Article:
Five Tips for Neurologists Considering the Sale of Real Estate to REIT

As the volatile healthcare market continues to undergo changes, selling practice real estate may allow physicians greater flexibility to recapture value.

By David B. Mandell, JD, MBA and Jason O’Dell, MS, CWM

Although independent physicians, including neurologists, have historically preferred to own their facilities, today’s practice owners may want to take some profit off the table or may need to redirect capital to other expenses. Changes in today’s healthcare environment have caused many to re-evaluate their real estate ownership, and physicians are considering strategies that allow them to recapture value from real estate owned by the medical practice.

One such strategy is the sale of medical office buildings and land to a Real Estate Investment Trust (REIT), a company that owns or finances income-producing real estate. According to Revista, purchases of medical practices and facilities by Healthcare REITs has been on the rise in recent years, accounting for more than 50 percent of healthcare real estate transactions in 2014 and 2015.

Here are five tips for physician owners who may be considering the sale of real estate to a REIT.

1. Plan Ahead for Higher Returns

If you are a physician considering the sale of your building, be sure there is a lease between the physician owner and the practice in place with market rents and at least five to seven years of term remaining. This creates value for a potential REIT buyer and higher returns for the physician seller.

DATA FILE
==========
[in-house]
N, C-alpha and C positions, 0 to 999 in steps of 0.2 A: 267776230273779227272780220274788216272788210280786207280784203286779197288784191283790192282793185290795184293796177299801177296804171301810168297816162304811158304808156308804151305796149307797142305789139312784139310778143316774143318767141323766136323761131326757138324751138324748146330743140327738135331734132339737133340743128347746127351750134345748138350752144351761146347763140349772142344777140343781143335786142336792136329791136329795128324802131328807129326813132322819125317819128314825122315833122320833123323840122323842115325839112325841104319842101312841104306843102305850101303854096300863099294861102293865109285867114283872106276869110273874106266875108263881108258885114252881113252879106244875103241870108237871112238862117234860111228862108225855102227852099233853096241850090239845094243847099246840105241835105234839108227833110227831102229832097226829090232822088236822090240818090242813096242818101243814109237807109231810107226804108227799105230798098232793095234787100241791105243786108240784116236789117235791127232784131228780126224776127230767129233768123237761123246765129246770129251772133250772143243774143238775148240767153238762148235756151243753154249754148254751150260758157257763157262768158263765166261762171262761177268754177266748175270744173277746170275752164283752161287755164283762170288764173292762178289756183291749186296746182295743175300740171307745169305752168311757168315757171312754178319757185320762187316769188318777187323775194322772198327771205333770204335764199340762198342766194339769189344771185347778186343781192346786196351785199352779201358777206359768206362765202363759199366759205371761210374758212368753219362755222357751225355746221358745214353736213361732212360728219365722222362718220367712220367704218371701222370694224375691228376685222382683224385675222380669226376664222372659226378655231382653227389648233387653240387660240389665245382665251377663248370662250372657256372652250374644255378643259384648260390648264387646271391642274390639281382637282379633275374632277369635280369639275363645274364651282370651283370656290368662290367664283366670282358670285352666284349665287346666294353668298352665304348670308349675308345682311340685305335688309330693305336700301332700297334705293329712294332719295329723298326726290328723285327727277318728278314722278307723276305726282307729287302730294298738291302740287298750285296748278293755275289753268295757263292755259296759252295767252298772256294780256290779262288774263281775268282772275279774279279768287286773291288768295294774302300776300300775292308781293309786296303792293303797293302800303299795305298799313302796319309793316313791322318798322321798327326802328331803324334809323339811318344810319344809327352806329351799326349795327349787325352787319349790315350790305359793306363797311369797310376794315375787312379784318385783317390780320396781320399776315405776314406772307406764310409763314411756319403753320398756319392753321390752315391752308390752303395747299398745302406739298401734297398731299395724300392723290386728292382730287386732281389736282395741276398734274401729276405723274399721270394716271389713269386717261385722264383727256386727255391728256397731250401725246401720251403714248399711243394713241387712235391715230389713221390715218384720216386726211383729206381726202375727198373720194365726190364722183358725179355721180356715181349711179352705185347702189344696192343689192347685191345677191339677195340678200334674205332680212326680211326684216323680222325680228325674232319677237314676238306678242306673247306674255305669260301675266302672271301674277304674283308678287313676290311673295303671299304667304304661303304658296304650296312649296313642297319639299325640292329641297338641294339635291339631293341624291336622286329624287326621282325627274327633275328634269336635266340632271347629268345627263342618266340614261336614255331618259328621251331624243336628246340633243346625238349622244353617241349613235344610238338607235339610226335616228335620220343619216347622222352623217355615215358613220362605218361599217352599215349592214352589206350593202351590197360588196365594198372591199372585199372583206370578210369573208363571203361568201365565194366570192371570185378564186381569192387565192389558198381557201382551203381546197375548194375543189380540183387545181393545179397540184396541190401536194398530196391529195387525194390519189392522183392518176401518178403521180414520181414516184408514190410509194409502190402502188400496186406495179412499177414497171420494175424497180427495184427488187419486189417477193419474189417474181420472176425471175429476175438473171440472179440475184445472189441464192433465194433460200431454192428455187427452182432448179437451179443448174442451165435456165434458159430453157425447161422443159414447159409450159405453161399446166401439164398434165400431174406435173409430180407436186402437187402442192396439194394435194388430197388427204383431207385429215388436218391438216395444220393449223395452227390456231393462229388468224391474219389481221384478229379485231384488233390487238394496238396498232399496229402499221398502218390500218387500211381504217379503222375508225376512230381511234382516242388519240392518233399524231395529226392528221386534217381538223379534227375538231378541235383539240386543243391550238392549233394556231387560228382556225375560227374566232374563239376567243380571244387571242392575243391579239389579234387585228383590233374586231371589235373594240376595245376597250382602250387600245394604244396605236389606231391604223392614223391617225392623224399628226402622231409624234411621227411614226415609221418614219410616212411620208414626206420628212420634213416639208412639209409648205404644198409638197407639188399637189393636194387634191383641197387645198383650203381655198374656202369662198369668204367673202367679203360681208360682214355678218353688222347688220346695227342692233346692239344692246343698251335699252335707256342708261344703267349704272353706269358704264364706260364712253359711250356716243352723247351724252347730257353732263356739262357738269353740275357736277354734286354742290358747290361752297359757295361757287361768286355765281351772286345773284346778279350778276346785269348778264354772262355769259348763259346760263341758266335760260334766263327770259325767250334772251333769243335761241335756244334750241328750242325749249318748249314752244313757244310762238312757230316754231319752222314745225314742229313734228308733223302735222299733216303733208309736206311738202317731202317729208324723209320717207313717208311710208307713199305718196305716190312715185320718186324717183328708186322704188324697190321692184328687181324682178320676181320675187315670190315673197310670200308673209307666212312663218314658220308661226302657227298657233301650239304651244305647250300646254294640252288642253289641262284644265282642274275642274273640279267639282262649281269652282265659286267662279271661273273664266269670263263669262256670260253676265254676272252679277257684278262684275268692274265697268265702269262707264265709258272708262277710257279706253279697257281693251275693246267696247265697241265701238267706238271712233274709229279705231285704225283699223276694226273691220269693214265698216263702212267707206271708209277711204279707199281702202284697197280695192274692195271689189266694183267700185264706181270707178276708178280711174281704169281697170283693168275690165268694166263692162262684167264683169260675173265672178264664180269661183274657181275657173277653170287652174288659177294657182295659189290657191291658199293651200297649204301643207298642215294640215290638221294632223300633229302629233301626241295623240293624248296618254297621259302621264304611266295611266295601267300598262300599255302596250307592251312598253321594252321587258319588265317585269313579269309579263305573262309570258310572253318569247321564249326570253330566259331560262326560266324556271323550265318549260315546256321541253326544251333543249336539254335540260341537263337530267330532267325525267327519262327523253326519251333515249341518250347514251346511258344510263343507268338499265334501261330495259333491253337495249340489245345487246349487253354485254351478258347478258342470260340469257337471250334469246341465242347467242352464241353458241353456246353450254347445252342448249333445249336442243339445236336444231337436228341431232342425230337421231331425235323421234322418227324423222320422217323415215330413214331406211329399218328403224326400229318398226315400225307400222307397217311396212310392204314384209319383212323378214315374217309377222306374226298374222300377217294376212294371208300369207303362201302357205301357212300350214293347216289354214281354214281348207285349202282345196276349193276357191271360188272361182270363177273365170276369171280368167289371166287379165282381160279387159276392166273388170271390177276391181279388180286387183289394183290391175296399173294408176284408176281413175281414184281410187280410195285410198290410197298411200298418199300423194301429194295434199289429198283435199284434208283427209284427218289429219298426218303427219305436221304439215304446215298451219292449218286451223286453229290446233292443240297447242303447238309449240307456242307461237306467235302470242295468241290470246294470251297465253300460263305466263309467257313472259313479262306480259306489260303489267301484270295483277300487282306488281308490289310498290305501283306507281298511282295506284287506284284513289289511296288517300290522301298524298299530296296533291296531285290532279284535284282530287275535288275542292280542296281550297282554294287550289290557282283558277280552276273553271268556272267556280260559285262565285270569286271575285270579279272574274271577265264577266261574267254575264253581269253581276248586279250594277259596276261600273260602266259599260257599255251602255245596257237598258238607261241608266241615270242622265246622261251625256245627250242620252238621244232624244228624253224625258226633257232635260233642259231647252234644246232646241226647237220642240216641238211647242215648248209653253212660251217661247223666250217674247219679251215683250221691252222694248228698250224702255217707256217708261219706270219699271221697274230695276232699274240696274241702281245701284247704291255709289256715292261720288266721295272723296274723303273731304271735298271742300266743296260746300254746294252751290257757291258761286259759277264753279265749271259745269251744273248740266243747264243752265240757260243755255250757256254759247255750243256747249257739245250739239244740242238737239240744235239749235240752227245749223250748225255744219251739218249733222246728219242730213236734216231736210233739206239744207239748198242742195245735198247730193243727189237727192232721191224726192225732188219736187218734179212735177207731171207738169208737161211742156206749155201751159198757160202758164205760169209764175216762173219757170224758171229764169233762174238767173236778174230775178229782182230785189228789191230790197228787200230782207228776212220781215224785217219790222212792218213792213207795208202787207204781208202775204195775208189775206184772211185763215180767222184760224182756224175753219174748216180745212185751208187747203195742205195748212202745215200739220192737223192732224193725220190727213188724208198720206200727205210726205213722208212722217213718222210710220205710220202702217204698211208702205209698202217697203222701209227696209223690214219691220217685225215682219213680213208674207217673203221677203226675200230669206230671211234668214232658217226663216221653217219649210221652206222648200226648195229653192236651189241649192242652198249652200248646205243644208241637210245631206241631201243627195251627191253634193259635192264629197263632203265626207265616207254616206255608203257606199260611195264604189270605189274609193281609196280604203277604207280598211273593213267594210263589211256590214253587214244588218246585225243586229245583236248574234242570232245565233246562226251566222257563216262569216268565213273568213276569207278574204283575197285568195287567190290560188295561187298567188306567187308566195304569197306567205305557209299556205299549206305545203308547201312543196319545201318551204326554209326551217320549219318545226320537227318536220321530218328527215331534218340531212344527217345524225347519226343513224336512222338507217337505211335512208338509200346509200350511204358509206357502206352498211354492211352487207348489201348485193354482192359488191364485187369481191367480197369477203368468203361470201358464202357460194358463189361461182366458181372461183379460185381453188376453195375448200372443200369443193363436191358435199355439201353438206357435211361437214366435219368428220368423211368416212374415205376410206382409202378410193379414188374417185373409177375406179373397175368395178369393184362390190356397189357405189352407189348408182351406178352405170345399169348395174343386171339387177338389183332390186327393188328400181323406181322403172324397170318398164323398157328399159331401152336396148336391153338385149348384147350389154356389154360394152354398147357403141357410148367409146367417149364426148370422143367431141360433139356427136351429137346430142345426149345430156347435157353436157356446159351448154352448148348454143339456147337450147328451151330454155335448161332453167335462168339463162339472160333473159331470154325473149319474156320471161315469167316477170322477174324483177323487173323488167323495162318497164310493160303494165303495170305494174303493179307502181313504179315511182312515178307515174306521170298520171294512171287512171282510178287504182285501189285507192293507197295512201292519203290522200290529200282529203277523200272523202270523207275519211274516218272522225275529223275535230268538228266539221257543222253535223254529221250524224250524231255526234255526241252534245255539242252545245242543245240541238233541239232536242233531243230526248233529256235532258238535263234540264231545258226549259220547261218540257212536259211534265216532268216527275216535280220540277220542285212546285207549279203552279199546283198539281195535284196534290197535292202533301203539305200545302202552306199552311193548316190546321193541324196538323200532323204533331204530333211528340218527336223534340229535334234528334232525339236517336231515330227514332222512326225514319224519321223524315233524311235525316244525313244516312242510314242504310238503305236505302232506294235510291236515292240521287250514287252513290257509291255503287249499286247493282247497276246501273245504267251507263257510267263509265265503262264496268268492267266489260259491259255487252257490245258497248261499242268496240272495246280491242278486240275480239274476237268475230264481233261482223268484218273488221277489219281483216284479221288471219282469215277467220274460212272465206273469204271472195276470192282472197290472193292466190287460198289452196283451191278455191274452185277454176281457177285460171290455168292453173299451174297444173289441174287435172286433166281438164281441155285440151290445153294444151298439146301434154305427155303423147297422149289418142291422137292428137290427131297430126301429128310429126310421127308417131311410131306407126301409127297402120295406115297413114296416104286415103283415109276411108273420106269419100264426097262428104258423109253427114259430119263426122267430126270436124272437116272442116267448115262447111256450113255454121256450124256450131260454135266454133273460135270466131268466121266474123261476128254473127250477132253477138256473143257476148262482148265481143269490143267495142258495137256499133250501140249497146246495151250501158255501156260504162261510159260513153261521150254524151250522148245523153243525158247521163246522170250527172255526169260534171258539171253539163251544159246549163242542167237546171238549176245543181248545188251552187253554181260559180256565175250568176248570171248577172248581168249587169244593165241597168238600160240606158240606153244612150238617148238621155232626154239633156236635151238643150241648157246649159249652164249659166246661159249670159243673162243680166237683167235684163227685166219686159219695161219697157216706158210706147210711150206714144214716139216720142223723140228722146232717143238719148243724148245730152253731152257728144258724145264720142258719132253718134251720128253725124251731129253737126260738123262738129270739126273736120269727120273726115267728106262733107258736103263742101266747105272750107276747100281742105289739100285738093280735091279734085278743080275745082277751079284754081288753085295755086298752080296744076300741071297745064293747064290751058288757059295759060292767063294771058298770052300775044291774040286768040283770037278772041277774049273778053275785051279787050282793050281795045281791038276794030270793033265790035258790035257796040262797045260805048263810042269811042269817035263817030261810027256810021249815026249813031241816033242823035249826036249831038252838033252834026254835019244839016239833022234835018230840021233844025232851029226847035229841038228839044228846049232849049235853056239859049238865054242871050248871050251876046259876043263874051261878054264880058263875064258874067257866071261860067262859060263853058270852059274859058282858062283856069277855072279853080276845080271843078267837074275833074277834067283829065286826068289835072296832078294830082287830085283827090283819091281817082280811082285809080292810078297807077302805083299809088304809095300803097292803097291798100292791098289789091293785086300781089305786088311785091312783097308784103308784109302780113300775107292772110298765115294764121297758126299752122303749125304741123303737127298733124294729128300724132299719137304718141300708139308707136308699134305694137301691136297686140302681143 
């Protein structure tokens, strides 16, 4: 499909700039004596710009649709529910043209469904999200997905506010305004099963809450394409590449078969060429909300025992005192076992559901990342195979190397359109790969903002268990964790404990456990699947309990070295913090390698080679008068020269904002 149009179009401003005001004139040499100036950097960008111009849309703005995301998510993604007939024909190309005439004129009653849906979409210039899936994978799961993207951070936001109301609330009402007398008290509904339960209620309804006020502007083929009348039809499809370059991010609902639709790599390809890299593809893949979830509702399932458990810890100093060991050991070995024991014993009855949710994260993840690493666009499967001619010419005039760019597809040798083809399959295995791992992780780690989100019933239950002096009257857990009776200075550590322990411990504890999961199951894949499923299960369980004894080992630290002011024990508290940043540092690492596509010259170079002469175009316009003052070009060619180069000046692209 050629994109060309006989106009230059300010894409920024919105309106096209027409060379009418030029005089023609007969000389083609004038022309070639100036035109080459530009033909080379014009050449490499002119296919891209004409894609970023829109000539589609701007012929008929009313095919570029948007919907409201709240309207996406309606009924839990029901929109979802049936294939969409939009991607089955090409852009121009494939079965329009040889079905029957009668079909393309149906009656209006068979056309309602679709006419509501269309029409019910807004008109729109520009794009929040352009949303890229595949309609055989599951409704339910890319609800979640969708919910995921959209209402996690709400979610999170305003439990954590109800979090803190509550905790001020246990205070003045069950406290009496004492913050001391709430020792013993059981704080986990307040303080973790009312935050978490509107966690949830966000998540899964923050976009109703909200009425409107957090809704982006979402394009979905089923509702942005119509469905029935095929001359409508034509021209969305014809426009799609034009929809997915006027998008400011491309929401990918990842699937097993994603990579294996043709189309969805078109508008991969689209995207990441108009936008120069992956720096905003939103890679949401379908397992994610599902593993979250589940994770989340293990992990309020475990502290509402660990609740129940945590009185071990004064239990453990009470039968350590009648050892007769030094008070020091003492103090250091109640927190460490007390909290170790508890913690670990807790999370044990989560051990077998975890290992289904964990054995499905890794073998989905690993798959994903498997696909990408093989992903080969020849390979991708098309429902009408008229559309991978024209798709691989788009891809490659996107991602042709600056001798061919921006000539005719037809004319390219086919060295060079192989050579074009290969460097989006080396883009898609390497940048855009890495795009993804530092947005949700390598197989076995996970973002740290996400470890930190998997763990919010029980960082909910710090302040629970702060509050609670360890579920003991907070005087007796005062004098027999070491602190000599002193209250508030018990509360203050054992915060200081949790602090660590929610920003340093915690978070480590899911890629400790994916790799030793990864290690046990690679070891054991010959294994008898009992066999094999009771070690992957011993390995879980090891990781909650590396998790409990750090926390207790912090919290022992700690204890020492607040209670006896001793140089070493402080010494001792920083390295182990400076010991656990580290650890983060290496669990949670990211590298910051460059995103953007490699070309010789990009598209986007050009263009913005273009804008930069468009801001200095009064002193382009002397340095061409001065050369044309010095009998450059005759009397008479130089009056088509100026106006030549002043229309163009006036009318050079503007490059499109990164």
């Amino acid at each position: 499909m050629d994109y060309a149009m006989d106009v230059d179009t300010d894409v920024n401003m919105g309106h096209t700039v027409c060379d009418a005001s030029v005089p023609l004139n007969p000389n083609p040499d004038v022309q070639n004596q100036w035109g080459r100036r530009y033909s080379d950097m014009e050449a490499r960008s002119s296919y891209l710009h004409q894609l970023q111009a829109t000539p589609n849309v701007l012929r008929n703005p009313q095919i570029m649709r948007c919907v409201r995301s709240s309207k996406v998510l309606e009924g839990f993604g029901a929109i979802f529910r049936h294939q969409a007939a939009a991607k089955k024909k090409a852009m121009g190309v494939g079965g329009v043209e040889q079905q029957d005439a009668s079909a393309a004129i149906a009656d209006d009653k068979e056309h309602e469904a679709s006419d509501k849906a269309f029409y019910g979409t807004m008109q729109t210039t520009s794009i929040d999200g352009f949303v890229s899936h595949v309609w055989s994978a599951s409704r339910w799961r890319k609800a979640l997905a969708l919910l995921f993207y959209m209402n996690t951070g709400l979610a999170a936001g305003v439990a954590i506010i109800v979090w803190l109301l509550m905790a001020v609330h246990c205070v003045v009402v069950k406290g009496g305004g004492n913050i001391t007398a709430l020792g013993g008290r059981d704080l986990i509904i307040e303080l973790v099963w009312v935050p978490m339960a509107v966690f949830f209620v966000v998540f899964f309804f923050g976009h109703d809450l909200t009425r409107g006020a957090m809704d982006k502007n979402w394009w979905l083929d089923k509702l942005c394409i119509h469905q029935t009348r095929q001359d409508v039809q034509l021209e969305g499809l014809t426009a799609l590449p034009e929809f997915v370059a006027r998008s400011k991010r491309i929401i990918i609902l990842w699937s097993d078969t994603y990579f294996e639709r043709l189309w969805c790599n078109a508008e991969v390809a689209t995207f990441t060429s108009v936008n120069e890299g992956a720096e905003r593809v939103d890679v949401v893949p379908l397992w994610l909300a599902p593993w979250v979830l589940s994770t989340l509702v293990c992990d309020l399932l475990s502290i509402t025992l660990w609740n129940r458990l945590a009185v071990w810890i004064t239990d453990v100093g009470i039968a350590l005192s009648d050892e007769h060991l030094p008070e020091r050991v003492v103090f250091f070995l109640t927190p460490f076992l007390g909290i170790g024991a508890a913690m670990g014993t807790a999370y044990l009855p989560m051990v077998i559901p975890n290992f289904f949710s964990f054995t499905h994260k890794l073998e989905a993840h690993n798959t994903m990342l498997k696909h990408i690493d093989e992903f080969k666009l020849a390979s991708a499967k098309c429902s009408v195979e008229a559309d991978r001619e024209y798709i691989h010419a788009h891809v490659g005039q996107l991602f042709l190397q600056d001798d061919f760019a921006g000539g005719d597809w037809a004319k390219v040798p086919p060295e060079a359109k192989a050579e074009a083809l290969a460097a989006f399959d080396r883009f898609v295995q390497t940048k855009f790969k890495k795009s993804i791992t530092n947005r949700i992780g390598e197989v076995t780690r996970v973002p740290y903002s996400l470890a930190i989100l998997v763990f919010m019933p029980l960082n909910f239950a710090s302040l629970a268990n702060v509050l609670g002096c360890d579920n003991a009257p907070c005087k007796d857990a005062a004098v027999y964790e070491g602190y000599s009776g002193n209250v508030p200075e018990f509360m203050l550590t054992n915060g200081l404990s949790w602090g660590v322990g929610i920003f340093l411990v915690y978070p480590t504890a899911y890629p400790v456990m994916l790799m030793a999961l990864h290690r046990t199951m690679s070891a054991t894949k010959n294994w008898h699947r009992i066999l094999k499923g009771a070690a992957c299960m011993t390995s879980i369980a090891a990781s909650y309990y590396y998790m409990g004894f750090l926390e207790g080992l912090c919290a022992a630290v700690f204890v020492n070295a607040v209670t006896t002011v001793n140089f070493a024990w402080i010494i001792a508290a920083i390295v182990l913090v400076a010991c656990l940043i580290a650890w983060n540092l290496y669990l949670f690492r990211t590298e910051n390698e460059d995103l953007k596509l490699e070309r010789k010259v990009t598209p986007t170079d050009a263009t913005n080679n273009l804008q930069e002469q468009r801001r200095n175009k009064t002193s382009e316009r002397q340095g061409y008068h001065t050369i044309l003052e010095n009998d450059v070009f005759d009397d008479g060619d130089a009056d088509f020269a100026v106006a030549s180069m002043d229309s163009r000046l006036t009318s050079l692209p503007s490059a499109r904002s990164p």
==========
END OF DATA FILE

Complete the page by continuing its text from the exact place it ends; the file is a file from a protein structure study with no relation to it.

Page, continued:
2. REIT Benefits: Stock in Diverse Portfolio vs. Single Asset Investment

When a neurologist owns his or her building, they have an investment in one asset. When they sell to a REIT and take proceeds that include stock in the REIT, the physician then owns stock that is supported by multiple buildings in the REIT portfolio. This can reduce the risk of real estate ownership for the physician.

3. Listed Publicly Traded REIT Benefits: Tax Consequences

Physicians contemplating the sale of their buildings should also consider the tax consequences. If the buyer is a listed publicly traded REIT, there are tax advantages for the physician that only publicly traded REITs can provide as the buyer of the building.

4. Review the REIT’s Financial Data and Credibility

A physician should evaluate the credibility, financial strength and ability to close the purchase by any buyer being considered. The public nature of REITs provides the physician seller information on the REITs financials, experience closing similar acquisitions and references of other sellers to a particular REIT.

5. Review the REIT’s Access to Capital for Long-Term Maintenance

Another consideration by a neurologist who wants to sell his or her building is the ability of the buyer to maintain the building appropriately. The buyer must have access to capital for improvements and maintenance over the term of the lease with physician practice. REITs typically have ready access to capital for buildings in their portfolio.

David B. Mandell, JD, MBA, is an attorney and author more than ten books for doctors, including For Doctors Only: A Guide to Working Less and Building More. He is a principal of the financial consulting firm OJM Group, along with Jason M. O’Dell, MS, CWM is also a principal, co-author and financial consultant. They can be reached at 877-656-4362 or


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Launched in 2002, Practical Neurology is a publication uniquely dedicated to presenting current approaches to patient management, synthesis of emerging research and data, and analysis of industry news with a goal to facilitate practical application and improved clinical practice for all neurologists. Our straightforward articles give neurologists tools they can immediately put into practice.